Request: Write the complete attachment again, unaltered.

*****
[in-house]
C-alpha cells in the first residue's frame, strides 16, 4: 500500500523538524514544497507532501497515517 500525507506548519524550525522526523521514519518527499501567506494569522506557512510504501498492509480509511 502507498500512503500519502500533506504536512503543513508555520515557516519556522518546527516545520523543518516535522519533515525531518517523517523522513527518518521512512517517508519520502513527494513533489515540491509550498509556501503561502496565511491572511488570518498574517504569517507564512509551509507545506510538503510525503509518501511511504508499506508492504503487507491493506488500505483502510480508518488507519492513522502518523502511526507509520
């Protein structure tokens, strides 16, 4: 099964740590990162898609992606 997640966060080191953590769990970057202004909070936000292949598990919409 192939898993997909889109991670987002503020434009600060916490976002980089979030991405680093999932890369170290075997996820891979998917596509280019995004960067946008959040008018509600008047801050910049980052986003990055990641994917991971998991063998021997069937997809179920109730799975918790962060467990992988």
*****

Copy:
[in-house]
C-alpha cells in the first residue's frame, strides 16, 4: 500500500523538524514544497507532501497515517 500525507506548519524550525522526523521514519518527499501567506494569522506557512510504501498492509480509511 502507498500512503500519502500533506504536512503543513508555520515557516519556522518546527516545520523543518516535522519533515525531518517523517523522513527518518521512512517517508519520502513527494513533489515540491509550498509556501503561502496565511491572511488570518498574517504569517507564512509551509507545506510538503510525503509518501511511504508499506508492504503487507491493506488500505483502510480508518488507519492513522502518523502511526507509520
């Protein structure tokens, strides 16, 4: 099964740590990162898609992606 997640966060080191953590769990970057202004909070936000292949598990919409 192939898993997909889109991670987002503020434009600060916490976002980089979030991405680093999932890369170290075997996820891979998917596509280019995004960067946008959040008018509600008047801050910049980052986003990055990641994917991971998991063998021997069937997809179920109730799975918790962060467990992988």